The American Civil Liberties Union has provided an update on their lawsuit against the Inglewood Police department in relation to their attempts to destroy records that would have been disclosable by law.
Then Long Beach Chief Robert Luna also destroyed records to keep them from becoming disclosable.
The Inglewood city clerk’s office routinely denies the public access to records and/or vague responses when responding. At times, it can take months for the records to be releases, including records held directly in their office.
The public can’t go to the City’s website to procure basic information related to elections, campaign finance reports, and annual financial disclosures without initiating a records request. Most cities around LA County have those records on their respective websites.
As we are following the case we noted ACLU has filed an amended complaint which prompted us to reach out to their attorney of record for more details.
(Yes) We did (file an amended complaint). The amendment makes two substantial changes. The first is that it takes into account the facts that have changed in the intervening months, mainly that IPD has produced some documents. The other change is that we rewrote the remedy section to include a request that the judge order IPD to proactively disclose these reports as they happen instead of waiting until someone requests them.Sean Garcia-Leys, Esq.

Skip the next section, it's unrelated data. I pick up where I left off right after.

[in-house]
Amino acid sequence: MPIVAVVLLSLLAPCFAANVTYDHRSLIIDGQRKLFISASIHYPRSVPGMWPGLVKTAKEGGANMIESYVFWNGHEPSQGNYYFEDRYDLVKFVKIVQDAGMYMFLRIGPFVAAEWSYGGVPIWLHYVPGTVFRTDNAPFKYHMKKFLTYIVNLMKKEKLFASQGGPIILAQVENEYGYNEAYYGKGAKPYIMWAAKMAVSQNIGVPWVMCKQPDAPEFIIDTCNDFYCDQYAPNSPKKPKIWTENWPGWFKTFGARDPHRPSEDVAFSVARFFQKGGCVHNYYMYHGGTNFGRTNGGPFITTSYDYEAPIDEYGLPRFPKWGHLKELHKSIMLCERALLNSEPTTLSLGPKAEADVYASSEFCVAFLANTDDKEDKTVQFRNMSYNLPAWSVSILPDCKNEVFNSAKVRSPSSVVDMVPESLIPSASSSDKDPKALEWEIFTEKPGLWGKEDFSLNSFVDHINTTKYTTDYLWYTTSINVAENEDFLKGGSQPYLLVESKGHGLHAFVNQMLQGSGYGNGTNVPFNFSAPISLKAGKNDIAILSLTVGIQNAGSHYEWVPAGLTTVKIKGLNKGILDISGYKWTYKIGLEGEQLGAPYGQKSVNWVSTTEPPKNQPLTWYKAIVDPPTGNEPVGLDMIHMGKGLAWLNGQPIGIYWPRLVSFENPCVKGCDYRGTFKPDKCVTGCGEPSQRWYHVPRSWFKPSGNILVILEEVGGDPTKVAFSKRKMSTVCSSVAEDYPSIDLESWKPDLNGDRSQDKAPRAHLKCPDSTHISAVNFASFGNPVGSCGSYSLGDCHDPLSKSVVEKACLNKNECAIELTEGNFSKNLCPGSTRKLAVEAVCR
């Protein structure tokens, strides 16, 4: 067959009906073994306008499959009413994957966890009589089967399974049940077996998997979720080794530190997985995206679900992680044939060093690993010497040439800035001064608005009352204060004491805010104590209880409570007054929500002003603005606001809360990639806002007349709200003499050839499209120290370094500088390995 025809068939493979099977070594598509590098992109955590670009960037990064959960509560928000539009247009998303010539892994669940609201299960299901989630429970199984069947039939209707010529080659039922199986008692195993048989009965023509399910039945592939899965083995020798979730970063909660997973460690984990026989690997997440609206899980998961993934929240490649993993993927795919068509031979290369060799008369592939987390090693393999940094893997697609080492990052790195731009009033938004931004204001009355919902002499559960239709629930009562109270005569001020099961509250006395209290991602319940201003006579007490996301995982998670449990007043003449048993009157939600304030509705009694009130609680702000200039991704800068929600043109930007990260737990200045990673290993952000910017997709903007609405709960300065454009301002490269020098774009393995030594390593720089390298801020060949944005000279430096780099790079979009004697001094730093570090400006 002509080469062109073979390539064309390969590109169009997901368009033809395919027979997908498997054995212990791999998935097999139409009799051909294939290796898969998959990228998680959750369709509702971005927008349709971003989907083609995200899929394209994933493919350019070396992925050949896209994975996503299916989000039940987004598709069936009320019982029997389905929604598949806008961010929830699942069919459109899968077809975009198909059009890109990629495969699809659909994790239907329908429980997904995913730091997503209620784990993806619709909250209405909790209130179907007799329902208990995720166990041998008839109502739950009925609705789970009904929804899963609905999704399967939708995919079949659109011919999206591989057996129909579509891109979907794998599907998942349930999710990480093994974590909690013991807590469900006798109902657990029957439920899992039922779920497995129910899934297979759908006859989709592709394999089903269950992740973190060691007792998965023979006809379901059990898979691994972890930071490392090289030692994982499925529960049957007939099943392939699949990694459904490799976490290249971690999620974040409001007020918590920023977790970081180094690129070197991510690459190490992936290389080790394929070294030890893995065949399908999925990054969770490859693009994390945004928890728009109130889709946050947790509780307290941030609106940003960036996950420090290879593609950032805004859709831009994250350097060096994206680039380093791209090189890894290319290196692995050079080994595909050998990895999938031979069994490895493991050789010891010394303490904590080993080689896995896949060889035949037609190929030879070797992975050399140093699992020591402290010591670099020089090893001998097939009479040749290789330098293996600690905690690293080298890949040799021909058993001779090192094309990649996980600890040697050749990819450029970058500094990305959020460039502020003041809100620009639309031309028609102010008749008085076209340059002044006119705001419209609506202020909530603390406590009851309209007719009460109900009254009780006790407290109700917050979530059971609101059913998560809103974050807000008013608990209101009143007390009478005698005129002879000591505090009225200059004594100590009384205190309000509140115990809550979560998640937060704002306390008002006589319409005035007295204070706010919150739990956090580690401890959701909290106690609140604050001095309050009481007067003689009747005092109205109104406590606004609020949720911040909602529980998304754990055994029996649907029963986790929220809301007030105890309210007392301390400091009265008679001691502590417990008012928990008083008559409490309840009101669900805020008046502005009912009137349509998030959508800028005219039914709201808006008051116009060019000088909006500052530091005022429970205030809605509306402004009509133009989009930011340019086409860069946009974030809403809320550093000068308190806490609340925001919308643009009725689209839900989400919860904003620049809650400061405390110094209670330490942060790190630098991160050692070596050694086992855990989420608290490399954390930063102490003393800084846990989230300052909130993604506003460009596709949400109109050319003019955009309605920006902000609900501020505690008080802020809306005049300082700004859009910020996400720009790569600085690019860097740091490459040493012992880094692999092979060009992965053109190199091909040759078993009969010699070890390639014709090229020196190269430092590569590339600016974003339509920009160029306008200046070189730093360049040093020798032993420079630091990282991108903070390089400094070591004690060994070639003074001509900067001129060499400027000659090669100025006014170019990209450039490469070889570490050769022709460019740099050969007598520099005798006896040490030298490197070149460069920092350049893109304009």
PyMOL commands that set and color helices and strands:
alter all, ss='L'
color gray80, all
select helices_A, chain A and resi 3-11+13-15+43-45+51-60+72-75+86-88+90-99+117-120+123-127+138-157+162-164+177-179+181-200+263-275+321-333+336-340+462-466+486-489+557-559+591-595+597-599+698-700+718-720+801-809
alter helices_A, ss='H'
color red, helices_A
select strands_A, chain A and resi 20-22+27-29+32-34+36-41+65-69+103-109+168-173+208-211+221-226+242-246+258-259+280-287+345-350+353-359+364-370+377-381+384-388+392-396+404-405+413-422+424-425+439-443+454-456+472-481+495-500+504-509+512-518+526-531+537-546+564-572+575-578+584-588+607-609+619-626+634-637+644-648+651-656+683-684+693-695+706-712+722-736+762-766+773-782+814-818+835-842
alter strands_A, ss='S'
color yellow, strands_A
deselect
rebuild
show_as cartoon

Inglewood isn’t the only agency that attempted to “beat the clock” and destroy records related to searches. The other agency in question was the Long Beach Police Department.
When we inquired if the ACLU filed a lawsuit against Long Beach PD for the exact same thing, we got this response.
Not to my knowledge.Sean Garcia-Leys, Esq.
Shouldn’t the ACLU have filed lawsuits against ALL departments who destroyed records to keep the public from accessing them or just in cases that bring the most media attention?
Inglewood Mayor James T. Butts has endorsed Luna for Sheriff. What’s that saying “birds of a feather flock together“.